In the summer of 2013, I spent a week on the University of East Anglia campus for the BCLT literary translation summer school. Most of that week was spent translating a text with my group of fellow Portuguese translators, alongside the story’s author, Cristhiano Aguiar. One of the characters in that story is a student from the Brazilian state of Pernambuco, introduced as being the grandson of Japanese immigrants. While most of us in the room grazed over this detail, moving onto more thorny translation issues, it was met with quizzical looks by a couple of editors who sat in with us one afternoon. We realized at that moment how people with little to no firsthand experience with Brazil are often unaware that the country is home to the largest Japanese population outside of Japan. The first Japanese immigrants arrived in Brazil in 1908, and as of 2000 there were between 1.4 and 1.5 million people of Japanese descent in Brazil. I devoured more gyoza and yakisoba in the four years I lived in São Paulo than all the rest of my years combined.
This “a-ha” moment made me question where and how this population is represented in Brazilian literature, and by whom. While I’ve come across passing mentions of the Japanese community and a handful of minor Japanese-Brazilian characters, I desperately wanted to get my hands on a strong novel with compelling Japanese-Brazilian protagonists, but struggled to find it. So I was delighted to discover Nihonjin by Oscar Nakasato. In an interview with Nakasato in Brazilian lit mag Rascunho, he reveals a similar frustration led him to write the novel. Researching his doctoral dissertation, he was troubled by the way Japanese-Brazilians were represented in literature (or total lack thereof) and decided to write a novel about the Japanese immigrant community in Brazil.
The book follows three generations of one family in Brazil through windows on major life events, accompanying the family’s proud patriarch, Hideo Inabata, from Kobe to the port of Santos with the first wave of immigrants from Japan. We witness their hardships during the years spent laboring alongside Italian immigrants on the coffee plantations, then follow the family to the bustling neighborhood of Liberdade in São Paulo, where new conflicts arise, rooted both within the family and in the community and world around them.
Despite the epic-sounding nature of this book, it is only 175 pages long. It has no intention of providing grandiose accounts of the history of Japanese immigration (which you can find elsewhere), or detailed explanations for why these people trekked across the globe to a country and landscape so culturally different from their own. Instead, through Hideo’s grandson, the book’s narrator and the only unnamed character in the book, the reader is presented with a sort of family album of personal memories and impressions. Family members die, new generations are born, children are disowned, new relationships are forged, and dreams of returning to Japan wither away.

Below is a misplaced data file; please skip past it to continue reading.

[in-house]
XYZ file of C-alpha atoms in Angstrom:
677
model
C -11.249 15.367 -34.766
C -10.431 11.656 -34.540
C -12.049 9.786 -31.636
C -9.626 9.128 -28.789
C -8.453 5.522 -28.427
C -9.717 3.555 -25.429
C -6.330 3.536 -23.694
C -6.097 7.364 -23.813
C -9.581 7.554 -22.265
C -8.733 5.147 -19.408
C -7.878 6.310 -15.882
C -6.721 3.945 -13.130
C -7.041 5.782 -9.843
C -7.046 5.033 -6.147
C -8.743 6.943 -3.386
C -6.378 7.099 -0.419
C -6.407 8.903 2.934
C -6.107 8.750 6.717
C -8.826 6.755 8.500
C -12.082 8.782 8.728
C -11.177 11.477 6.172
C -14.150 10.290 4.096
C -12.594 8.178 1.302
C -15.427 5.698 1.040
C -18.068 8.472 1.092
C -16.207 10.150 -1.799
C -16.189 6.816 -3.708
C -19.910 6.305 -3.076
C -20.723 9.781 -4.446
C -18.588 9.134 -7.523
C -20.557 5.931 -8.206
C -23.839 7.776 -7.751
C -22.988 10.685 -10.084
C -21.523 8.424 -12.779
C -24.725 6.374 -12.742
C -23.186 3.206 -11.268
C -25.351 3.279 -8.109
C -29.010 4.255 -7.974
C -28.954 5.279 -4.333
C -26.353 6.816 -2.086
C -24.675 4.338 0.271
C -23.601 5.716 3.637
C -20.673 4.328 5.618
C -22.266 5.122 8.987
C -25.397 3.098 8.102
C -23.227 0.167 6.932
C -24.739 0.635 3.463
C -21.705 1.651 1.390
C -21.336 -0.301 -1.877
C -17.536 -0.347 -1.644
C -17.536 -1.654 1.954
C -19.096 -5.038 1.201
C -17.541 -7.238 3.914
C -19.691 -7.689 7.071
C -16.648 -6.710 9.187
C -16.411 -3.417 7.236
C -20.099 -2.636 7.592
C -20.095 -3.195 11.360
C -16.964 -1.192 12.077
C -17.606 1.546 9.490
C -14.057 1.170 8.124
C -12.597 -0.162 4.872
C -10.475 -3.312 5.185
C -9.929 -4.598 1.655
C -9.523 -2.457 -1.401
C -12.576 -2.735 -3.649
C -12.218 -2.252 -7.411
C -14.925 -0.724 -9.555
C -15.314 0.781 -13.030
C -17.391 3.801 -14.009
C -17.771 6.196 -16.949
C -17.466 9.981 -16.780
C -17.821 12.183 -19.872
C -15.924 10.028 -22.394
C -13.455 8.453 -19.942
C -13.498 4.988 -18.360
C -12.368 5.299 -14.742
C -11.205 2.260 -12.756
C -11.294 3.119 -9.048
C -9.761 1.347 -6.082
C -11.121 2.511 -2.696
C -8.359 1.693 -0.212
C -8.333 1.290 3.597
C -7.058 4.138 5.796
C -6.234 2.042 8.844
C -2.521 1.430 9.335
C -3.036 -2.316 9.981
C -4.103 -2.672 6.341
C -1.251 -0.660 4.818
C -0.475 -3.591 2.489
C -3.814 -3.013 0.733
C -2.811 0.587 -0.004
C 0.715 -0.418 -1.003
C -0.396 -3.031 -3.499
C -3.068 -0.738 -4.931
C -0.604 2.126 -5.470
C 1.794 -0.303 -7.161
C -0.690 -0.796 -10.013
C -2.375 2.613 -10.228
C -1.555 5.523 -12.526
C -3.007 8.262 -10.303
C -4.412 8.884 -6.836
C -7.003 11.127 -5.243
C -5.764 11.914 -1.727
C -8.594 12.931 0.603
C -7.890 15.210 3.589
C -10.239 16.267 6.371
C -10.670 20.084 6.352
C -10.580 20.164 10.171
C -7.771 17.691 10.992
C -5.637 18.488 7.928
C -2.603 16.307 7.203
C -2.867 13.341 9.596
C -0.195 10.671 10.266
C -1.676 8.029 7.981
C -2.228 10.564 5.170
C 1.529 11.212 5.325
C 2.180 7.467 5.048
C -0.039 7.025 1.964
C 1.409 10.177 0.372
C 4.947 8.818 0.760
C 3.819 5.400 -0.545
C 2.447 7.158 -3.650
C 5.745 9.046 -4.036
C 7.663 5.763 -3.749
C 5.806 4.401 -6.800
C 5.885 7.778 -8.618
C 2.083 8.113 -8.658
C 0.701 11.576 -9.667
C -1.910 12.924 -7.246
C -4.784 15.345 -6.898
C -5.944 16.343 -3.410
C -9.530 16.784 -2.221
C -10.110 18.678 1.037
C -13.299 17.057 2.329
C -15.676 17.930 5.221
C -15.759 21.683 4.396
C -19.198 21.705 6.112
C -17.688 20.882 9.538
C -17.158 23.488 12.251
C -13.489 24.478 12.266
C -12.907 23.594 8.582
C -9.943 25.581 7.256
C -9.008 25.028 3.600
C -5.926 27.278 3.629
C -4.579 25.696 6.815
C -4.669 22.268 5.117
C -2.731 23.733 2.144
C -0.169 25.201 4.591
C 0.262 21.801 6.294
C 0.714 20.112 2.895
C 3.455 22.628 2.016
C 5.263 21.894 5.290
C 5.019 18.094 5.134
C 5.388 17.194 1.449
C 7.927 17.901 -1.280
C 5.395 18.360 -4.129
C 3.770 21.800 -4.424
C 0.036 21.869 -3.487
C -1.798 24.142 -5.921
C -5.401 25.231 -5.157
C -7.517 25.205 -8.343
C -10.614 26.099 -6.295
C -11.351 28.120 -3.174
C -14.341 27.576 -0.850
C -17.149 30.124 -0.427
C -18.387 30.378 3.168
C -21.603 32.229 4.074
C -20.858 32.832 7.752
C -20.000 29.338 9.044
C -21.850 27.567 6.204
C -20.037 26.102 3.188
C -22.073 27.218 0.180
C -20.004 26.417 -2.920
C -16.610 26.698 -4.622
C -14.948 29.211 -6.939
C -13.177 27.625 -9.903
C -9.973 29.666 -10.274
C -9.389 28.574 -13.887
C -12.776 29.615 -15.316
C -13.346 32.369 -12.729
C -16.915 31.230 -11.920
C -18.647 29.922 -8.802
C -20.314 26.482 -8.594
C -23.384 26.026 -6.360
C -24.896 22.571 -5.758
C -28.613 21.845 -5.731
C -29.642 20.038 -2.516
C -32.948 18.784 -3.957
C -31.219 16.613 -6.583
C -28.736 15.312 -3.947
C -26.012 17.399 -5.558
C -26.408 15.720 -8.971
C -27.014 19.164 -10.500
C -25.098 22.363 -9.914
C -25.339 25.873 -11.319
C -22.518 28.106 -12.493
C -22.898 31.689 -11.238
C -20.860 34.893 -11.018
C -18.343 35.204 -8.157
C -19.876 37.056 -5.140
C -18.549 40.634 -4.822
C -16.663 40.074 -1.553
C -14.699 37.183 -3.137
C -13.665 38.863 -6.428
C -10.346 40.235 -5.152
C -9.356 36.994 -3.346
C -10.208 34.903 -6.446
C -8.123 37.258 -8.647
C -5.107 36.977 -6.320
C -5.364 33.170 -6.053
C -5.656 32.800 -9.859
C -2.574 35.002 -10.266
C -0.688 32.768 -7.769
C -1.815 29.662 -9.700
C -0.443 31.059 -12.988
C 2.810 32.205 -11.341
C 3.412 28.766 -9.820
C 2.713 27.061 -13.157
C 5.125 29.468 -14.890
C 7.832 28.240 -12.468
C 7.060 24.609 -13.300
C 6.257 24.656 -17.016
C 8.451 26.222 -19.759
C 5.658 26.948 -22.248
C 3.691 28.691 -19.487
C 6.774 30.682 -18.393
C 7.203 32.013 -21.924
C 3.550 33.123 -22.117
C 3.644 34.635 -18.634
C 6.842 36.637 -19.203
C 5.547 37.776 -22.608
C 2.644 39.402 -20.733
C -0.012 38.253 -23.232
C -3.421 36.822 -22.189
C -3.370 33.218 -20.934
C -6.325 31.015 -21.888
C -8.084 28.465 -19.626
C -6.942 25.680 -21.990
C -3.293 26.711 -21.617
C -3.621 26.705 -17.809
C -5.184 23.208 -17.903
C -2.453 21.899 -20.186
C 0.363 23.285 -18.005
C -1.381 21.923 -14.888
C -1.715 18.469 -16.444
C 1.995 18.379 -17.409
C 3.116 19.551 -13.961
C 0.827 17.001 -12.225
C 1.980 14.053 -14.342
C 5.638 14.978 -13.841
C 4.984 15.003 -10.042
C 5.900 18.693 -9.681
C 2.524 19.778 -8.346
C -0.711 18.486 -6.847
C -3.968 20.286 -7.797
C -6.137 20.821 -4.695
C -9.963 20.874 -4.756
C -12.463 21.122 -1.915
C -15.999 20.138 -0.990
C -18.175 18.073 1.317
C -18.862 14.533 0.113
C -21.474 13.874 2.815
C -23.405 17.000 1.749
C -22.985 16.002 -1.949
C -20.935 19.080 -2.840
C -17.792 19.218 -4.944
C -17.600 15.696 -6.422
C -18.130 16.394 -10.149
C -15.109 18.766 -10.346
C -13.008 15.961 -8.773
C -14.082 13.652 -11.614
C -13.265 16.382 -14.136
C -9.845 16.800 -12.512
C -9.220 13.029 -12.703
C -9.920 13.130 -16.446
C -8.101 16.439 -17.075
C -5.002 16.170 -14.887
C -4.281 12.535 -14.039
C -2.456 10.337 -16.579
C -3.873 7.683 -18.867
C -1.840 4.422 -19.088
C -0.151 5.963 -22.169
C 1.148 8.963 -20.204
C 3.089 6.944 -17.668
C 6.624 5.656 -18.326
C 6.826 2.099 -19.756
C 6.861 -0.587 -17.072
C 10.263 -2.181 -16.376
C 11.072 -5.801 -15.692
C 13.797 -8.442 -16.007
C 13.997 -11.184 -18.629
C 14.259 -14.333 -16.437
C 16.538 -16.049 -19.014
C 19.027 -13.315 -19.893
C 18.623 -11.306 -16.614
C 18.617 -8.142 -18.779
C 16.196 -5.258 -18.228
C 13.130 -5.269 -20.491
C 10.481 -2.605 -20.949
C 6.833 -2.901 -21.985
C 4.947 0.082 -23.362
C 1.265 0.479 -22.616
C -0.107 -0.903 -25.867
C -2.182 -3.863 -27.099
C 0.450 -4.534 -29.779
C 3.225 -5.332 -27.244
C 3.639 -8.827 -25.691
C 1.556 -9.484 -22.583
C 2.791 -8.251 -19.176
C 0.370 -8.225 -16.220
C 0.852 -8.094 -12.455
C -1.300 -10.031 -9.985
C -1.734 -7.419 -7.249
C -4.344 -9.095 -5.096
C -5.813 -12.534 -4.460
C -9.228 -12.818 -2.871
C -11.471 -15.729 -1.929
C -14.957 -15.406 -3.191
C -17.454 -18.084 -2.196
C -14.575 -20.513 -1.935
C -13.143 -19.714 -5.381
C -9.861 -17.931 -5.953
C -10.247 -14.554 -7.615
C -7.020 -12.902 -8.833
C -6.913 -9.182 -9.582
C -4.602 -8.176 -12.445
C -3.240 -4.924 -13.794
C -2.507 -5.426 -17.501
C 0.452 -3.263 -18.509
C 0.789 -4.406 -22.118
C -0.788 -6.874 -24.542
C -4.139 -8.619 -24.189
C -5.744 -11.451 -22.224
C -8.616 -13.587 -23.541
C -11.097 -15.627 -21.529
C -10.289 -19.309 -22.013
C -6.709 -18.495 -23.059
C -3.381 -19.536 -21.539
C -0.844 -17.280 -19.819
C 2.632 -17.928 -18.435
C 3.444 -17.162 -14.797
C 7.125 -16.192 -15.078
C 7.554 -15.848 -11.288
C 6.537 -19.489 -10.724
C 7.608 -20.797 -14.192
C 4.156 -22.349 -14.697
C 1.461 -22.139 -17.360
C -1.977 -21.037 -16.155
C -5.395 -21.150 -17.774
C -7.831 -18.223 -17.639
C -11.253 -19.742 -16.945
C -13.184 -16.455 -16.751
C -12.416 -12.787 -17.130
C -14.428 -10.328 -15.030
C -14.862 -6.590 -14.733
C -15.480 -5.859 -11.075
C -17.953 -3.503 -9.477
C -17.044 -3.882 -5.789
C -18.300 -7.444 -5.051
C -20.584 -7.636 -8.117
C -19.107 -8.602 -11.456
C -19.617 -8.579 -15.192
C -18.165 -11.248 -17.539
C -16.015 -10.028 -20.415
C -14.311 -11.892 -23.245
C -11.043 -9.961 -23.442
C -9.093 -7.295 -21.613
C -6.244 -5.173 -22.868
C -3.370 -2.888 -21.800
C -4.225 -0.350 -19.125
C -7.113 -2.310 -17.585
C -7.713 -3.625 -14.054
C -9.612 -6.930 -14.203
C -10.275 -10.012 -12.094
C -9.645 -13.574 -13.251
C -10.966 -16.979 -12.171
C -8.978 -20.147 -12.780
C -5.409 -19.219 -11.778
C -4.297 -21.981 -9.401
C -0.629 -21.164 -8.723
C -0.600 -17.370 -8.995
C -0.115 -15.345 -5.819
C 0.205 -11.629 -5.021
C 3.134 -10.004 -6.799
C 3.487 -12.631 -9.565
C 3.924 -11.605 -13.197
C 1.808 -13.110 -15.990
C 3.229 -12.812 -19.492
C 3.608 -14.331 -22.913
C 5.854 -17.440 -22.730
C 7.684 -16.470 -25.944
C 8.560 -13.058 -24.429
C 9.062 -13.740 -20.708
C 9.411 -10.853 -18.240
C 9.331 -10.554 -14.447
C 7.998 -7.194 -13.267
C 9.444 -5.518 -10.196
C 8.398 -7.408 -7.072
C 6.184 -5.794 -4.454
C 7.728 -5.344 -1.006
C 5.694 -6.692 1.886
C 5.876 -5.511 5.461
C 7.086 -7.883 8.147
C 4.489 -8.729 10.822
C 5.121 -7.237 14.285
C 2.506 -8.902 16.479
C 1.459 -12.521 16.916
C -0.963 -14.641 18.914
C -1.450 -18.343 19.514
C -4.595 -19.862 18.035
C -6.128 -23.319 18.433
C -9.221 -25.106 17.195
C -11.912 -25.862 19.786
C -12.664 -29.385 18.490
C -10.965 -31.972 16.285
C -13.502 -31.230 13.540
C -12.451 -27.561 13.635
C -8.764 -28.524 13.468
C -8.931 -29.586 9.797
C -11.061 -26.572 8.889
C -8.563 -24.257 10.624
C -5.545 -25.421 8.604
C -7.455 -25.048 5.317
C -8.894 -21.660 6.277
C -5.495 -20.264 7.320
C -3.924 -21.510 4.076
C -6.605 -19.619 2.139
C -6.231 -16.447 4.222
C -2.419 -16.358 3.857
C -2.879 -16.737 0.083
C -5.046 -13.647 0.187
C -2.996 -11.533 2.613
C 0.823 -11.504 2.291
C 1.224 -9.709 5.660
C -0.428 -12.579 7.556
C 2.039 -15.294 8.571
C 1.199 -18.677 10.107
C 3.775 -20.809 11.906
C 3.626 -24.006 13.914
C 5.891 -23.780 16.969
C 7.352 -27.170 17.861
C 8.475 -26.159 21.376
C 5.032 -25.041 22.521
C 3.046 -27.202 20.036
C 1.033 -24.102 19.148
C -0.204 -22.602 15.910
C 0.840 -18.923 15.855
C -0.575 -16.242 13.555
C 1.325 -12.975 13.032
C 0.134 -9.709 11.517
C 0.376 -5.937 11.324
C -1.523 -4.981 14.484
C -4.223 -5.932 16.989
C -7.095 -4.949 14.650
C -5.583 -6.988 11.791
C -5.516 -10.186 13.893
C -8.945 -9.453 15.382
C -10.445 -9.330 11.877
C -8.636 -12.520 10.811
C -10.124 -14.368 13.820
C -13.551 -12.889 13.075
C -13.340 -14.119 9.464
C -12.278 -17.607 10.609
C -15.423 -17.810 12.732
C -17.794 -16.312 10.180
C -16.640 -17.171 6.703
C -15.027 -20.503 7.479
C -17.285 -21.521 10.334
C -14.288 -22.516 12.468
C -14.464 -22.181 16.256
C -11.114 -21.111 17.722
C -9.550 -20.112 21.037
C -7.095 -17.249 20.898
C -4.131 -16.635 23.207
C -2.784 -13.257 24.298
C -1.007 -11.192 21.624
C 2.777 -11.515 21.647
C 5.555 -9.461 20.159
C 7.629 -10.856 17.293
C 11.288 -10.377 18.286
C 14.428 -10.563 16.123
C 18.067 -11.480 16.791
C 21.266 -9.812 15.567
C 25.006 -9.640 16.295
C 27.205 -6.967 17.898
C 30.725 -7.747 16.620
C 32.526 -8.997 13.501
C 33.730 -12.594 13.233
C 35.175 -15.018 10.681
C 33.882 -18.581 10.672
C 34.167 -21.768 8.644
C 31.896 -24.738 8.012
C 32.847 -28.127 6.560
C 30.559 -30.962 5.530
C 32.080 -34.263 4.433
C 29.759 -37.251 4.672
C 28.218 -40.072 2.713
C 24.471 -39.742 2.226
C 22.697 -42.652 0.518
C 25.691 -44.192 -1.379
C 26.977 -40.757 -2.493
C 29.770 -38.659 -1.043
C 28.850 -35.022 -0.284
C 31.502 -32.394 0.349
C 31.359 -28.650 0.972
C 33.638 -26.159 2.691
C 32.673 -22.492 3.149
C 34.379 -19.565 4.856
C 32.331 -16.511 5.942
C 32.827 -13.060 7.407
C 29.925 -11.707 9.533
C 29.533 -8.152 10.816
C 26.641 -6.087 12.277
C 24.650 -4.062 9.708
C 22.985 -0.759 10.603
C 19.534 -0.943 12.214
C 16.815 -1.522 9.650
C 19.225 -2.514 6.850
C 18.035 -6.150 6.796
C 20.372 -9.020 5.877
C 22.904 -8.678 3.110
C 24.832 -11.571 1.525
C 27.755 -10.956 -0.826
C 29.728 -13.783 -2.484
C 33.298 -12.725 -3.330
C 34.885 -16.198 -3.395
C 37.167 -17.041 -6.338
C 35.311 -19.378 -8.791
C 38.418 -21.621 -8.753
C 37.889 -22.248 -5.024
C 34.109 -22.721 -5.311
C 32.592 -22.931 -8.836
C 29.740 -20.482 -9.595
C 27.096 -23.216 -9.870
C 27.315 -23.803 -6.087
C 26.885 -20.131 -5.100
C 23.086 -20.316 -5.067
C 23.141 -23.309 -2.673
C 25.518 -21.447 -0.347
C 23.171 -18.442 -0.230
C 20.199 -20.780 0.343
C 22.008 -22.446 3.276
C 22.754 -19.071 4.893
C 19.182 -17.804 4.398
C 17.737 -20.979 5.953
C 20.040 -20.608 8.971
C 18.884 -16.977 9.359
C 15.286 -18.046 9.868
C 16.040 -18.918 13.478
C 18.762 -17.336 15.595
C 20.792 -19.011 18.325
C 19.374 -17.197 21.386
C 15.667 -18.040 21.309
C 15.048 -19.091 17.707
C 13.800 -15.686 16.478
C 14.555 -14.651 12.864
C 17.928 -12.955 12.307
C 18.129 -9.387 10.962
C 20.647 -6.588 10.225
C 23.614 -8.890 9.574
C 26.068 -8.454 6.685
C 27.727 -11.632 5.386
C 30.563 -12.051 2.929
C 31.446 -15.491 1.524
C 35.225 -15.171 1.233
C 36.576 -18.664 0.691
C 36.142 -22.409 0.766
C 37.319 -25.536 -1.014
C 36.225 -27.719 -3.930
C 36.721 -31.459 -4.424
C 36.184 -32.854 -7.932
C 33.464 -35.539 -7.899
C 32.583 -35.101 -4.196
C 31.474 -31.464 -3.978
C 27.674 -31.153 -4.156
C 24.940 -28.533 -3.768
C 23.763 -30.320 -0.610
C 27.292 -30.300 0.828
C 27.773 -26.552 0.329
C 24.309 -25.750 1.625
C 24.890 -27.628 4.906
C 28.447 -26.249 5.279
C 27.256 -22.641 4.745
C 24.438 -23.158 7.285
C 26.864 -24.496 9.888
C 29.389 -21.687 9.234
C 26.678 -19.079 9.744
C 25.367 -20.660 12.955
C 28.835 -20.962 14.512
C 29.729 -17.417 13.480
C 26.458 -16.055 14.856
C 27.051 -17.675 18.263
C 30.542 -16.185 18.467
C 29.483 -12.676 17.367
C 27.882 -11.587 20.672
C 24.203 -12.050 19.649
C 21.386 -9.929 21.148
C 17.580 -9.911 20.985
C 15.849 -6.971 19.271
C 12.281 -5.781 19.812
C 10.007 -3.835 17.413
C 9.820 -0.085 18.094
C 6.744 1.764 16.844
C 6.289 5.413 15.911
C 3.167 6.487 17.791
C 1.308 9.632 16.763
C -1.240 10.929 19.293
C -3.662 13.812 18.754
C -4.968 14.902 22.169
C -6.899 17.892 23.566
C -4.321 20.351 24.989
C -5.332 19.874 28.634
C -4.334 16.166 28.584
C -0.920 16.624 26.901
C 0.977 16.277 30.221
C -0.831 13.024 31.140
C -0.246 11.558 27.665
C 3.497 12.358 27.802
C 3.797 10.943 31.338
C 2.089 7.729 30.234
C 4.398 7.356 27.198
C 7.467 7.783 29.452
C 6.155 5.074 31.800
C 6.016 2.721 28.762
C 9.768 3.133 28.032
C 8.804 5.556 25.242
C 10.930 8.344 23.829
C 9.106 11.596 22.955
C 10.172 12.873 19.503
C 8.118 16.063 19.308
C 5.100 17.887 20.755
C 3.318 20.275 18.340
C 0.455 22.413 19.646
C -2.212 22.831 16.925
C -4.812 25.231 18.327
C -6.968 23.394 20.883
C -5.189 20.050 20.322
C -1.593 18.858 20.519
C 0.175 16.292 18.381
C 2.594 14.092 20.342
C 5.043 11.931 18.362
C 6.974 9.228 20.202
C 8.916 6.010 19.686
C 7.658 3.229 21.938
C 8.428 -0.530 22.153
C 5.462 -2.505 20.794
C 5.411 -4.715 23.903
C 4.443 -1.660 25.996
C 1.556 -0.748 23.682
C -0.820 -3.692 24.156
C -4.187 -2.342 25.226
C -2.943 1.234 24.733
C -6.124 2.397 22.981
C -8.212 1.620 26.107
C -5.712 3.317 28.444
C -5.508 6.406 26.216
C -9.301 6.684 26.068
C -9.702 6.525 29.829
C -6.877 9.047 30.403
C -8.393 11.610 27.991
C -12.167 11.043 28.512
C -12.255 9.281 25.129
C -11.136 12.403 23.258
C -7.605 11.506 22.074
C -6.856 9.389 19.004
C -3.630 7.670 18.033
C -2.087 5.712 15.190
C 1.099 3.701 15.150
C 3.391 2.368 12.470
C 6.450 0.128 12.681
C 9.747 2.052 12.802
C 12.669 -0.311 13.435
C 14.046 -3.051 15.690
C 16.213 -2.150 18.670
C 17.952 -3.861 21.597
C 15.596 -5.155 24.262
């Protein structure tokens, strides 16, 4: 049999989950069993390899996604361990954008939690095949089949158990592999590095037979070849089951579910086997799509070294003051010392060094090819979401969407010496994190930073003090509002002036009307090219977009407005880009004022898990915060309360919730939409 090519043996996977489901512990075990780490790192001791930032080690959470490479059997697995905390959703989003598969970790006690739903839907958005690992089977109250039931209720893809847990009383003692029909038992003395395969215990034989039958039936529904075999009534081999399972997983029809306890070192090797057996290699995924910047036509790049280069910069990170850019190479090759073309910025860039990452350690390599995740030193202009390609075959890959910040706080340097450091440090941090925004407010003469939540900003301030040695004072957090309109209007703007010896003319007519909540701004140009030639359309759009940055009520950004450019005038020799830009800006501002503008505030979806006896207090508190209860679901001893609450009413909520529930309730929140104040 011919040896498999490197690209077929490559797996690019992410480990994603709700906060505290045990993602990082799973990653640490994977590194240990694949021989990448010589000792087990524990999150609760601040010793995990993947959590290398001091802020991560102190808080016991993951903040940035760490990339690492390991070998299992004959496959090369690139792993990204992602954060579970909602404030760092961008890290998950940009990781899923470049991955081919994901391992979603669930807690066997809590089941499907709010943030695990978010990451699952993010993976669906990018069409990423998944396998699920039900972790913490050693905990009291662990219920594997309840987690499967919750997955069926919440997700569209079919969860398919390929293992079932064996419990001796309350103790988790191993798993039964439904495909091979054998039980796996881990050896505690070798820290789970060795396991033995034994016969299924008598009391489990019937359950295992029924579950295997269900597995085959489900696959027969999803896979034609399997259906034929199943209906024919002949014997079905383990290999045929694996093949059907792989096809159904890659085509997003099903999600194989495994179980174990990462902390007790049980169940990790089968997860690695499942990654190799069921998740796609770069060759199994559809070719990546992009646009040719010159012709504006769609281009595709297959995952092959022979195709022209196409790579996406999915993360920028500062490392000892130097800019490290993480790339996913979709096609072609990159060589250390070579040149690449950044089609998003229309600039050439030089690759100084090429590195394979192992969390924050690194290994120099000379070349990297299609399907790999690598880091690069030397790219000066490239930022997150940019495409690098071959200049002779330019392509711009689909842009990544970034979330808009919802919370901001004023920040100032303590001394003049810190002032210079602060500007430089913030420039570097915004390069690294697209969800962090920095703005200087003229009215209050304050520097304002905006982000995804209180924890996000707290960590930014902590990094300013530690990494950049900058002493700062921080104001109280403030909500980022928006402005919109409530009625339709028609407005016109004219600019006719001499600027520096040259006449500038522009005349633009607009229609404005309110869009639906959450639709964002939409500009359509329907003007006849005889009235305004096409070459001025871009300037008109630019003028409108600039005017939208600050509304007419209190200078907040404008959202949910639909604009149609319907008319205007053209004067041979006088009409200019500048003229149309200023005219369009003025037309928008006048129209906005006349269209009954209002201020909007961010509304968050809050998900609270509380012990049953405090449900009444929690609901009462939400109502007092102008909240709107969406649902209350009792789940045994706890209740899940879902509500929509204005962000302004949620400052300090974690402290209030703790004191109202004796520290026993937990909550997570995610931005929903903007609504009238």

Nihonjin was the recipient of the first-ever Benvirá prize, awarded by the publisher Saraiva to new, undiscovered Brazilian authors. After winning the Benvirá, it went on to win the Jabuti for best novel. Of all the awards in Brazil, the Jabuti seems to be the one most plagued by literati drama. Not for the first time, or the last, 2012 was a bit of a weird year for the prize, and Nihonjin got wrapped up in the middle of it. The short version of the story is that one of the jurors went rogue and the ensuing kerfuffle brought attention the book otherwise might not have received. Unfortunately the side-effect was that some folks questioned its right to be there, when the book, and its very real merits, had nothing to do with the controversy.
I found this book to be a breath of fresh air in so many ways. The writing is direct, devoid of flourishes or sentimentality, but it also has a delicate, dreamy depth to it. This understated elegance and serenity in the face of the ever-present conflict between the characters’ two “worlds” feels appropriate, a sort of zen-like written representation of the Japanese aesthetic. Standing firmly outside the same names circulating and recirculating on the Brazilian literary scene, this book represents none of that, with fresh talent, fresh subject matter, and fresh characters. And its literary strength and impressive awards are proof that it’s worth digging.
Oscar Nakasato hails from the southern Brazilian state of Paraná, and is the grandson of Japanese immigrants. He has a Masters in Comparative Literature and a PhD in Brazilian Literature and teaches in his home state. Several of his short stories have been awarded prizes. Nihonjin is his first novel.